I have long said that trust is something that is to be earned, there is no credibility in anonymous sources and authenticity should be real especially in the context of considering a new course or in education generally . And unfortunately, so much of the global digital space is not only letting us, the consumer, down, it’s actually letting itself down too.
Through that hard-fought mission of earning trust, not only do some of the UK’s leading Graphic Design studios partner with us to up skill their own junior Designers, but many of Britain’s future Graphic Designers entrust us with their time and training requirements by give us their cerebral keys to their most commanding creative curiosities: their creative inquisitiveness, their desire to up skill, their presence and time to be taught a new skill and of course their passion for graphic design.
Think outstanding Freelance Graphic Designer, Logo Designer, Fashion Designer, Interior Designer, Web Designer and 19 other HUGE media and Graphic Design companies.
We have deep and longstanding relationships with many students who have gone to become highly successful Graphic Designers, multiple brands in the fitness, lifestyle and sports industries including Dadima’s, Solo Graphic Design, Dlicious, Whittard’s, Cambridge University Press, STUDIO_ART 4 Production and many more.
However, I was recently asked by a technology news journalist: “Who is your most important graphic design client training with?” And, I answered: “The consumer.” I think he was probably expecting me to say MSC cruises, Bentley or Barclays Bank. But I have never been more to-the-point on why consumers are important.
Making a graphic design portfolio and learning to master the manipulations of Photoshop, Illustrator and InDesign will in theory anyone to become Graphic Design qualified. But was that student journey thorough, professional, comprehensively structured in the training? Was the syllabus industry aligned?
Following their background was that student review real, genuine and to the point or biased, fake or redacted? Does that graphic design “student” come from a trusted Graphic Design Training expert company or a phoney D-I-Y video tutorial course such as some of those offered on the doors-wide-open free tutorial web that lacks careful attention, quality supervision and authenticity, student writing?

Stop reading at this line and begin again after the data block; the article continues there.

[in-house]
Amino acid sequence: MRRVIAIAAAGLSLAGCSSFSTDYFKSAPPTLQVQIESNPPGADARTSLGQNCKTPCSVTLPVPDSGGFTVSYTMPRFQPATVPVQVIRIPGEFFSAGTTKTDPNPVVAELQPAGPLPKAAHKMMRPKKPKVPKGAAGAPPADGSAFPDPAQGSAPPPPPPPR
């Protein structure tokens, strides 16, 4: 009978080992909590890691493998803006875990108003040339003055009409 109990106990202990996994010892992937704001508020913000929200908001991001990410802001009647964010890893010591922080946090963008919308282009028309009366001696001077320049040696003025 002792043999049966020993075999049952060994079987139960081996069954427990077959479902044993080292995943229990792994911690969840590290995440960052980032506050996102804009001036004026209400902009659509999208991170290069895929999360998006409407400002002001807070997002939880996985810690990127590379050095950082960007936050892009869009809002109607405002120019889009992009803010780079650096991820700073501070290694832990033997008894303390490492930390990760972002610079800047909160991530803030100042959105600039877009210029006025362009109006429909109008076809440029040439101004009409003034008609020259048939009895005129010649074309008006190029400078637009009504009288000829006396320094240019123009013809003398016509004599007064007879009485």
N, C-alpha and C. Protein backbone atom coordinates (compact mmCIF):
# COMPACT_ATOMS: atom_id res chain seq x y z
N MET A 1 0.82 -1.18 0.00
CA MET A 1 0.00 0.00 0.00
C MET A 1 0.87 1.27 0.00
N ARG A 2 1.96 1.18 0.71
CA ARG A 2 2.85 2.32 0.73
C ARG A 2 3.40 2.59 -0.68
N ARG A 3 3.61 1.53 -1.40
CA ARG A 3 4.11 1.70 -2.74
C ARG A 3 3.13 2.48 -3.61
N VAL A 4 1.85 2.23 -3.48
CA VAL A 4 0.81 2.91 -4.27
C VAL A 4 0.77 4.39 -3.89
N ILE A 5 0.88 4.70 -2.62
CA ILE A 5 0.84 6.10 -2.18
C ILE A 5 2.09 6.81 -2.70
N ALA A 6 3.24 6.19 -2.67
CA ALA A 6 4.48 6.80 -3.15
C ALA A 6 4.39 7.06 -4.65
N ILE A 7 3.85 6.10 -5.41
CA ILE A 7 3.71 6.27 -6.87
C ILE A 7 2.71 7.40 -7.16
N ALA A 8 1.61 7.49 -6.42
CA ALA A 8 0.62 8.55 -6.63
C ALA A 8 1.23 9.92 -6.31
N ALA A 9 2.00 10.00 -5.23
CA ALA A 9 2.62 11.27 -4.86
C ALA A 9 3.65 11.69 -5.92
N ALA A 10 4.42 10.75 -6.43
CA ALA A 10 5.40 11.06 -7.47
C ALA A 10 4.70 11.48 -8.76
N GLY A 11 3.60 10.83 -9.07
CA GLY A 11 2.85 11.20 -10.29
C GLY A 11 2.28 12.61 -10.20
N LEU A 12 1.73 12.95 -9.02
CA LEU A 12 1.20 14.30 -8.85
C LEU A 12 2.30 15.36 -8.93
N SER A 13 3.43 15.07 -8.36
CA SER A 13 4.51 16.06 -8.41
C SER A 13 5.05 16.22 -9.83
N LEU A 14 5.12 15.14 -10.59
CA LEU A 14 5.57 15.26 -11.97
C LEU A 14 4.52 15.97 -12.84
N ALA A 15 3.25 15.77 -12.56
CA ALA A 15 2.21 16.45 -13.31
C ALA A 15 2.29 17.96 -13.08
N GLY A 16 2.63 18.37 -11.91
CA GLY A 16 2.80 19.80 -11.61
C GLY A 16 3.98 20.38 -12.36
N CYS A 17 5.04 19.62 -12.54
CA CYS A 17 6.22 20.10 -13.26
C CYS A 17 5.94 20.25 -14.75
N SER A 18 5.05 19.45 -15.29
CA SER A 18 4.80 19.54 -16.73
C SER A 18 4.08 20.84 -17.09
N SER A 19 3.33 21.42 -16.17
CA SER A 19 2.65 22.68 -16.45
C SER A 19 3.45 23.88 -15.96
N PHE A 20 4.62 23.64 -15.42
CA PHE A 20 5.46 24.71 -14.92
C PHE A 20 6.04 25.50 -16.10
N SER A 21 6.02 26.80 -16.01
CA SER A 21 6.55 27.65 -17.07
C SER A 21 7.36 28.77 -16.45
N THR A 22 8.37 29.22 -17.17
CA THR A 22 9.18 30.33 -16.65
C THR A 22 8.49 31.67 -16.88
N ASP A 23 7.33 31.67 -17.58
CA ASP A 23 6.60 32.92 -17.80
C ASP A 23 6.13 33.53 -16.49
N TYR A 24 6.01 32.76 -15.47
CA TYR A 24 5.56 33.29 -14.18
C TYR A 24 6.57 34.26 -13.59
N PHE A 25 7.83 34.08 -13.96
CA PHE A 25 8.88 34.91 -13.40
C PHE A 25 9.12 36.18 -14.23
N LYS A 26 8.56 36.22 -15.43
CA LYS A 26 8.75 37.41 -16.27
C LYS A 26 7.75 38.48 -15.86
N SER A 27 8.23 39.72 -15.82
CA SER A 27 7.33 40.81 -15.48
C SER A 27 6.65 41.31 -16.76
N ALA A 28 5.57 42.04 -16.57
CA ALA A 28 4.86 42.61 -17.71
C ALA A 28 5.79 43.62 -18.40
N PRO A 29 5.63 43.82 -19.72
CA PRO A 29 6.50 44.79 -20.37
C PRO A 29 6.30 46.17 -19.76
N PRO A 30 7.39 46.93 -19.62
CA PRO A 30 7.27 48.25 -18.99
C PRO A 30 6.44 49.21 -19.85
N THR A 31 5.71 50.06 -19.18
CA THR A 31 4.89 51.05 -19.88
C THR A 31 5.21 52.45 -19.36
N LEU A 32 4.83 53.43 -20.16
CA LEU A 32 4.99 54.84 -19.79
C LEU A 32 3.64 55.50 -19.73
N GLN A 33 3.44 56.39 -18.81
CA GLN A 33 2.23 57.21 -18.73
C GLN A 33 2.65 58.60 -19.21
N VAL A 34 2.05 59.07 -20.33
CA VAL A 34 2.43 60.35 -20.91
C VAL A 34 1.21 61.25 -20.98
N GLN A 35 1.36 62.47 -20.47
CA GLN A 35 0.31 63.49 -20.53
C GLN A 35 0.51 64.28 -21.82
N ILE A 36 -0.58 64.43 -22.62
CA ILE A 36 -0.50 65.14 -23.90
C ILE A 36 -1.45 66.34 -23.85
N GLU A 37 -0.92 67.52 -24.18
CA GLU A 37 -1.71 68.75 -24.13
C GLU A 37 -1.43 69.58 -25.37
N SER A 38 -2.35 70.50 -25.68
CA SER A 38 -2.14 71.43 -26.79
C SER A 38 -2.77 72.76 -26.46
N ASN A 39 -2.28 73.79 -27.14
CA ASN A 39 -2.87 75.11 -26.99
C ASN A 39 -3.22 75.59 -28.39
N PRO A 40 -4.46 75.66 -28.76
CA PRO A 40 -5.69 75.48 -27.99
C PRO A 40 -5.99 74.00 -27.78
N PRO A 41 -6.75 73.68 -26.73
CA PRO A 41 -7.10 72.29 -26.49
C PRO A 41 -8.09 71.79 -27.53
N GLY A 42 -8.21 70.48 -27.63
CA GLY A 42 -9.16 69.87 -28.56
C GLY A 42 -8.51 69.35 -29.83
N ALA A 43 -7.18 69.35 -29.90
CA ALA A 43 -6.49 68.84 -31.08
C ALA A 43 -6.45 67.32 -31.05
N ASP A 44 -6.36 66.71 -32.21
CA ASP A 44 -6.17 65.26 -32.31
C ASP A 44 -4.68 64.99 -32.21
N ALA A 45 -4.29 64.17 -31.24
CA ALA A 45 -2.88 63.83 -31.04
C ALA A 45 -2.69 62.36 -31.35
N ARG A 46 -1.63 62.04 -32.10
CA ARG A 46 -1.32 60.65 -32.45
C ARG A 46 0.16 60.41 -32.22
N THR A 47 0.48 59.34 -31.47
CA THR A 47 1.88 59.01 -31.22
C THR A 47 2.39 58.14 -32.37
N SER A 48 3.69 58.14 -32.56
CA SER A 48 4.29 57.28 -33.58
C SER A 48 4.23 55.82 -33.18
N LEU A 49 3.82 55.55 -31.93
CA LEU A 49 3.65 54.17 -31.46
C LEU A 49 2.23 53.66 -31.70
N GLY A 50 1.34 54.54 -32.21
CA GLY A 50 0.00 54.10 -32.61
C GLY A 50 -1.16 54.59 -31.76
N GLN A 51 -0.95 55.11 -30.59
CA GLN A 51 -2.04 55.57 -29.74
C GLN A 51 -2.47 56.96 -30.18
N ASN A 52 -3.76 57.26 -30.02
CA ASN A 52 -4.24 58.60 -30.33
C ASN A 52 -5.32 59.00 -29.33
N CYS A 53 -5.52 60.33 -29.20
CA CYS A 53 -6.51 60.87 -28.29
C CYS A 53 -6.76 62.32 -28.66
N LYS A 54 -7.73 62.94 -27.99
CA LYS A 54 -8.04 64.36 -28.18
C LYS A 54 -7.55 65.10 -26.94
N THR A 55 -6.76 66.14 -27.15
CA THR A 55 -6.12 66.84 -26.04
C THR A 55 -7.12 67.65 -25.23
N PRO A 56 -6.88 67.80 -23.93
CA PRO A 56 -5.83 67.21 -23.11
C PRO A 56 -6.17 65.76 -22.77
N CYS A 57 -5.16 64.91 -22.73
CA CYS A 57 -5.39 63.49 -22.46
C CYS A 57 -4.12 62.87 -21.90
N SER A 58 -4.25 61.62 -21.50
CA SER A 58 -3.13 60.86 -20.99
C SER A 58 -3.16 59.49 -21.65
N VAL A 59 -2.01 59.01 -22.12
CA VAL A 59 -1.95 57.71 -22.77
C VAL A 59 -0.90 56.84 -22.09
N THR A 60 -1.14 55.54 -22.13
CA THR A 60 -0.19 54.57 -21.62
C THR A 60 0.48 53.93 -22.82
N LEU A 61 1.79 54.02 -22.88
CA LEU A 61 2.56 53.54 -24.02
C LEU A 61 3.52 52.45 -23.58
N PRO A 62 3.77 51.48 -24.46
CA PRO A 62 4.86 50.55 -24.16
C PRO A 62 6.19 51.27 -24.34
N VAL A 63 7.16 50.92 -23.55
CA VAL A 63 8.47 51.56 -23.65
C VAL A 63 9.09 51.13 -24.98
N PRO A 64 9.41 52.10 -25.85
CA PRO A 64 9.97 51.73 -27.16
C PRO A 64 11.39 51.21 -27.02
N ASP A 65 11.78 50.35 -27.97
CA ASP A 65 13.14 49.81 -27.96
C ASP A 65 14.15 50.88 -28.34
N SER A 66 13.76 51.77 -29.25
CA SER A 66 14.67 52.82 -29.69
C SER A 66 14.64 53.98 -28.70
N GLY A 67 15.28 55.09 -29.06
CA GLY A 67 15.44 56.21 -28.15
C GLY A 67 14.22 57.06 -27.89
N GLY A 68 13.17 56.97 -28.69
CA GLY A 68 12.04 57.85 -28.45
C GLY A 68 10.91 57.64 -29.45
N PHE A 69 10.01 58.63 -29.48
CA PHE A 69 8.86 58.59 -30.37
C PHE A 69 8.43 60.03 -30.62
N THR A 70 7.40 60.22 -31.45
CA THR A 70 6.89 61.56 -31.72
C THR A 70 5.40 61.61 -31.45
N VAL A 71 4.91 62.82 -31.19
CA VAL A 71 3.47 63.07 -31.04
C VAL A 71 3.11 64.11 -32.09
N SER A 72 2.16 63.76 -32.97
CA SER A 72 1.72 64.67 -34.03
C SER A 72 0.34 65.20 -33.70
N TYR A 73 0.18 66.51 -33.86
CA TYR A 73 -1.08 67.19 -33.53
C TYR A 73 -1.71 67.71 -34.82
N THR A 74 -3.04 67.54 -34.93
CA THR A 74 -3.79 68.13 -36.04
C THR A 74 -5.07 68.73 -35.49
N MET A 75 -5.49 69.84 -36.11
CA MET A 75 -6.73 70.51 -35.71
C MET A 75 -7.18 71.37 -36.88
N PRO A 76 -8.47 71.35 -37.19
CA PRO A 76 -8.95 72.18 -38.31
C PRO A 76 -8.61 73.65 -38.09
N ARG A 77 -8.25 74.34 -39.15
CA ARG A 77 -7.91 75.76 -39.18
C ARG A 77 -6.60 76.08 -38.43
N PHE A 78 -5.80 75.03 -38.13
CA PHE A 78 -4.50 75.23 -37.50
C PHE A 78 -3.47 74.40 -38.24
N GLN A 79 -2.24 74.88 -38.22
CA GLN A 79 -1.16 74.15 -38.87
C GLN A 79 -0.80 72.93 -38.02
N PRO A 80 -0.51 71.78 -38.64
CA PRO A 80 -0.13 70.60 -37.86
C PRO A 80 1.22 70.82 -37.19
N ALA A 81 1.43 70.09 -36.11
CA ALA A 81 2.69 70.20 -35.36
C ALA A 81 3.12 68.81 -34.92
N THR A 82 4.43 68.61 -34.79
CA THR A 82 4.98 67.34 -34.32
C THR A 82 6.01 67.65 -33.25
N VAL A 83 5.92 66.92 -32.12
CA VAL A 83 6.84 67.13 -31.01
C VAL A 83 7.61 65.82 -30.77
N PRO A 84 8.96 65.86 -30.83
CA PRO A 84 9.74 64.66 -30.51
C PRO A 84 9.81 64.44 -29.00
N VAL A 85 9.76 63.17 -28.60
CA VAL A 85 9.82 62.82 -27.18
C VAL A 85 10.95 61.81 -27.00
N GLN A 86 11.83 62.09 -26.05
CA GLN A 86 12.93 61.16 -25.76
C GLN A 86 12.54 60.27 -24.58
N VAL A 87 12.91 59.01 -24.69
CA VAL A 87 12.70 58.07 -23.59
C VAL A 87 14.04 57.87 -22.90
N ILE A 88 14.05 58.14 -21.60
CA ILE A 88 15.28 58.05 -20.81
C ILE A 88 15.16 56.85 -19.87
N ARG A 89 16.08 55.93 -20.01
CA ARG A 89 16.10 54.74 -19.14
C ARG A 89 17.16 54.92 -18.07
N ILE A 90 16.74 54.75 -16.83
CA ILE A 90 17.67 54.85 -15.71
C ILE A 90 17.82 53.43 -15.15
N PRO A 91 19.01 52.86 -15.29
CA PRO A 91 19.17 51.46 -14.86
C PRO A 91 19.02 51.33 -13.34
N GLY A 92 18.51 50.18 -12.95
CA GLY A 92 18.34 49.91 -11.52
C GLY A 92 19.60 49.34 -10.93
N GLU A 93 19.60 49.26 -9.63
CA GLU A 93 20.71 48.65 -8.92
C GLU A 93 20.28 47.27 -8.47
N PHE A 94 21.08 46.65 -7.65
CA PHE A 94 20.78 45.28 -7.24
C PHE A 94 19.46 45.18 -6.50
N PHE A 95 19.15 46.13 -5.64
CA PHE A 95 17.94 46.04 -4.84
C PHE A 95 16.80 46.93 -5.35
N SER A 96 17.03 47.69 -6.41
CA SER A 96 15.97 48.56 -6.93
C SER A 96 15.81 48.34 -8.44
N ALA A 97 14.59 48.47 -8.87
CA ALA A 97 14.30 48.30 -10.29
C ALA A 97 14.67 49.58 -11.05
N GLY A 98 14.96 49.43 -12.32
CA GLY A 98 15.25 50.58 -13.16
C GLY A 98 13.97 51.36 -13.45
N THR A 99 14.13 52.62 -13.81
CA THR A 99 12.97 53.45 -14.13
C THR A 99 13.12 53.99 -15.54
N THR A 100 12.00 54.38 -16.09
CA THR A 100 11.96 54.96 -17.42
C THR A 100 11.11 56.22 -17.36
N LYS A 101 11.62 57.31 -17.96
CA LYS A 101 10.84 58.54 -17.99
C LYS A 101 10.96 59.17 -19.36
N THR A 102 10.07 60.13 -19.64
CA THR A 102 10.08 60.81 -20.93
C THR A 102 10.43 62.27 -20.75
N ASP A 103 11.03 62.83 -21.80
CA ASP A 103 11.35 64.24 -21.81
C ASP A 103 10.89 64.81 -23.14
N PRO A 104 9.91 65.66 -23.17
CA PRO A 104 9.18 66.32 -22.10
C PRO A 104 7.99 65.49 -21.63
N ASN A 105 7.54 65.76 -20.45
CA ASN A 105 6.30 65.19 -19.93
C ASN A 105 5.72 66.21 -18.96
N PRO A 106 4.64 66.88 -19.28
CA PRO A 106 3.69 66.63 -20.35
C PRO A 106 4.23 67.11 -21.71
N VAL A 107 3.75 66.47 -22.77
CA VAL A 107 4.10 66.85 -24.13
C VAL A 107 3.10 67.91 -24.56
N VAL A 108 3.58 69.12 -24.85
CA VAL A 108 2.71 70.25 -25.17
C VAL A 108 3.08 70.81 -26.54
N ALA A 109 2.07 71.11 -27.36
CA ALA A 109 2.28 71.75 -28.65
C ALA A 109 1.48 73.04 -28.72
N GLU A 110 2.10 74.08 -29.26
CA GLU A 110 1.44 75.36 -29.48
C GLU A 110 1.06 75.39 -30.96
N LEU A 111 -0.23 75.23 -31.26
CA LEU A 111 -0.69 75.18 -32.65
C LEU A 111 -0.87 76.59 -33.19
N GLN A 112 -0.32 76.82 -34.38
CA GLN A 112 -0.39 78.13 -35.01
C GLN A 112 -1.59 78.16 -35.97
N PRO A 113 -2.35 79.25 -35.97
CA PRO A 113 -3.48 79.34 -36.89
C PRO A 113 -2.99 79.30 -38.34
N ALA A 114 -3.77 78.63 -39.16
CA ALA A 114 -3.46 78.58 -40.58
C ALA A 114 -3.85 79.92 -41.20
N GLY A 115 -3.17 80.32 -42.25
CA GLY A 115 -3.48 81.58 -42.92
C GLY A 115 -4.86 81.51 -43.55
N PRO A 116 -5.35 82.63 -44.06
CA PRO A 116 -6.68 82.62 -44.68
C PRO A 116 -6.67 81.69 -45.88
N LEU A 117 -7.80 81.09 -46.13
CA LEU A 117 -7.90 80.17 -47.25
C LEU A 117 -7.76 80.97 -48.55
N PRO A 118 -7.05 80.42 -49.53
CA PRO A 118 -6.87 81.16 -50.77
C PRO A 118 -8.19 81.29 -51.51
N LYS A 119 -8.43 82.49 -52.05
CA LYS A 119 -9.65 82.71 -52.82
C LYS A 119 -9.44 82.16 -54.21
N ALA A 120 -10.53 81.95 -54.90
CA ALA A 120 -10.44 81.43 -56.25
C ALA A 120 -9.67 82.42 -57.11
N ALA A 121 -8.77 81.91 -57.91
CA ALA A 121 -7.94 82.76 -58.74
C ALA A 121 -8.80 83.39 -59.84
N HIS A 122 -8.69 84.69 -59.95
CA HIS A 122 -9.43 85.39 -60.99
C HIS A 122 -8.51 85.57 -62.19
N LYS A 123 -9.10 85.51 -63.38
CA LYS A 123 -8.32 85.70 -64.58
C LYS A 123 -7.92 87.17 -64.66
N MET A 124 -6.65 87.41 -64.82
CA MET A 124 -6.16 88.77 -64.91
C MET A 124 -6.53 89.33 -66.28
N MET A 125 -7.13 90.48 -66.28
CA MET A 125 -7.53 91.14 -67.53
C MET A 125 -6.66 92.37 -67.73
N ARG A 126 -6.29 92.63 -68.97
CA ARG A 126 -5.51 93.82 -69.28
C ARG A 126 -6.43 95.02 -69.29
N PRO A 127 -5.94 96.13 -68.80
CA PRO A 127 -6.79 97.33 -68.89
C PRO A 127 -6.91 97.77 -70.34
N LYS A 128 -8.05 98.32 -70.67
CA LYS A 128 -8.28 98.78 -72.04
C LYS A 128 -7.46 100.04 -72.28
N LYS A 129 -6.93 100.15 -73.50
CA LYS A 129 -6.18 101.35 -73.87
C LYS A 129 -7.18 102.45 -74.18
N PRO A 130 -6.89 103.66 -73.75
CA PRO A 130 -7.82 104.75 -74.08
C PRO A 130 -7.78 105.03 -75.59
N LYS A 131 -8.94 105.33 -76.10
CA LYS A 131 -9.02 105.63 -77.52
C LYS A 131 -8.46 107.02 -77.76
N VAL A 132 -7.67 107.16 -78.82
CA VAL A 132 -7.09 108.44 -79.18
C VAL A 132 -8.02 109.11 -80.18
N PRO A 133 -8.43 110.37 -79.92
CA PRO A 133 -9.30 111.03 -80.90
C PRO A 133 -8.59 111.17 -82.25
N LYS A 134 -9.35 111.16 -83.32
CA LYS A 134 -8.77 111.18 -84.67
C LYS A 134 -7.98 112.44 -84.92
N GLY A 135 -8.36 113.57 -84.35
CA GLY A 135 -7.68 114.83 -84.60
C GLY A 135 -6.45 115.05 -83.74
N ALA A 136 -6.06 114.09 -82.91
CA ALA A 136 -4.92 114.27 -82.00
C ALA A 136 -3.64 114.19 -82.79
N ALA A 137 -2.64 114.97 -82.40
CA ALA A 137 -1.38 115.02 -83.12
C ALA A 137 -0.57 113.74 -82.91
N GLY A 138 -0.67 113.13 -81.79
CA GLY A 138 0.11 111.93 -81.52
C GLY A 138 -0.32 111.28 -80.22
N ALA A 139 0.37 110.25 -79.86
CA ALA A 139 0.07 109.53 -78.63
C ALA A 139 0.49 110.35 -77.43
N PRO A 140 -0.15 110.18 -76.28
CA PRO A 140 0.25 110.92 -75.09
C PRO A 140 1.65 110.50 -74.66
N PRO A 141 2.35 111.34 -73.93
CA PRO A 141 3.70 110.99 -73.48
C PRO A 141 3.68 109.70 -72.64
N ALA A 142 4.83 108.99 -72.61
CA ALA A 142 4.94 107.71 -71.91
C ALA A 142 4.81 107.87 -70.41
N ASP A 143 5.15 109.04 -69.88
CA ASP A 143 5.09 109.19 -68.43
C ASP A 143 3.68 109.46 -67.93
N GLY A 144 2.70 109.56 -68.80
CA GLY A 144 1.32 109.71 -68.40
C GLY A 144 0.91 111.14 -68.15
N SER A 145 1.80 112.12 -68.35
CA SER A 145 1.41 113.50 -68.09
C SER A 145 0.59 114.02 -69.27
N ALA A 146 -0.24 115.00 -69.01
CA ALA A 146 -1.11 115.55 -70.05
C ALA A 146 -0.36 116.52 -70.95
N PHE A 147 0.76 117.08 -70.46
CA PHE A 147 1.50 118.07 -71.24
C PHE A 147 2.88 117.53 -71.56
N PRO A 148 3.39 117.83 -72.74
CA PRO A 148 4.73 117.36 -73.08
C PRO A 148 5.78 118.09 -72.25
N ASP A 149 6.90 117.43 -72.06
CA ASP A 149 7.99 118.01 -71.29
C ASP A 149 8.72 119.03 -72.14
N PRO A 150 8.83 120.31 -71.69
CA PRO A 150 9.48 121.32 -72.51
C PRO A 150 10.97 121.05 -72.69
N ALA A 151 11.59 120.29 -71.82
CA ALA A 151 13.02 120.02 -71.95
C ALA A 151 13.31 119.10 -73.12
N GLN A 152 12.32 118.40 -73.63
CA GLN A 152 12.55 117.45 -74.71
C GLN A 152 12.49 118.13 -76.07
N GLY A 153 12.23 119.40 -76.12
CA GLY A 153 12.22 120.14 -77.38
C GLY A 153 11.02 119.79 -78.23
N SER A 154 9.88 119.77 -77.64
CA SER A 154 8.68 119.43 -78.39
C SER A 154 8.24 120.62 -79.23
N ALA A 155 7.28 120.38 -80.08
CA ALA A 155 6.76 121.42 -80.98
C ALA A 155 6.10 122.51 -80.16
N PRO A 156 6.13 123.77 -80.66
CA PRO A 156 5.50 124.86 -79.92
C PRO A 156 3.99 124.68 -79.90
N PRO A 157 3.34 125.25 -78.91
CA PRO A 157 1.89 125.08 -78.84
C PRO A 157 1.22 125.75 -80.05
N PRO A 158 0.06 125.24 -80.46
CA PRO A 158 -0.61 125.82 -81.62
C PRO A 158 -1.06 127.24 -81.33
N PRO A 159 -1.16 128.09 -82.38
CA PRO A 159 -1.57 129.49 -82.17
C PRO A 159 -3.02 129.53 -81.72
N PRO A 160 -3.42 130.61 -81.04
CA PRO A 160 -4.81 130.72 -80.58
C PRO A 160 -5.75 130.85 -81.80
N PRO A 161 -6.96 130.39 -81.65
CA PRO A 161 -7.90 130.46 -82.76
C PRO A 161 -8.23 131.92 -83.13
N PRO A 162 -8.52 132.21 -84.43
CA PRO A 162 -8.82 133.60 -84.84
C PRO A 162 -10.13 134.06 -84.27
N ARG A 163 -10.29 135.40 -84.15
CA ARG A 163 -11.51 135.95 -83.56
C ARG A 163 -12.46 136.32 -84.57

It’s VERY simple for us here: our graphic design syllabus is expertly curated and real and it’s getting into the hands of real people who really trust us. As the joint Director of UK Blue Sky Graphics and Master Graphic Designer I put my name and credibility to this fact every single day and I guarantee that 100%. Real graphic design people are engaging with us every time. We live by the fact that credibility comes from student success. And we deliver as we have been for over 10 years and counting!
But don’t just take my word for it. How about considering the following facts from our October 2018-October 2019 intake?
96% of student enrolment finished their course making a portfolio.
94% of those that had enrolled wanting to secure graphic design work had found work within 5 weeks of finishing their course.
66% of companies are happy to pay up to £495 for a company logo.
Graphic Design establishes company brand identity and it increases brand awareness and retention. It sets company’s apart from the competition and it increases the perceived value of the company business. It also reaches and engages more people.
So, where does that leave our graphic design training offerings? Again, we are 100% confident that our Graphic Design students are on the whole satisfied and qualified people because they are REAL students who have studied at Blue Sky Graphics. We KNOW they are real students who have really made portfolio to take with them ahead of their real interview for client work or real Freelance projects and really get paid for working part-time or full-time and go on to become highly qualified professional Graphic Designers. Have I said “real” enough times?
Much of the digital media landscape today is obsessed with likes, views, fake feedback and social which, as we know, are riddled with bots. Fraud is therefore crippling this area. Thank goodness we are not in that game – but we still want it to be cleaned up for all of our sakes. This TripAdvisor story has the right idea: “Any firm breaking the rules may face prosecution, stiff fines and possibly even jail terms for its staff.” Long let that rule be enforced and long let credibility rest on success.
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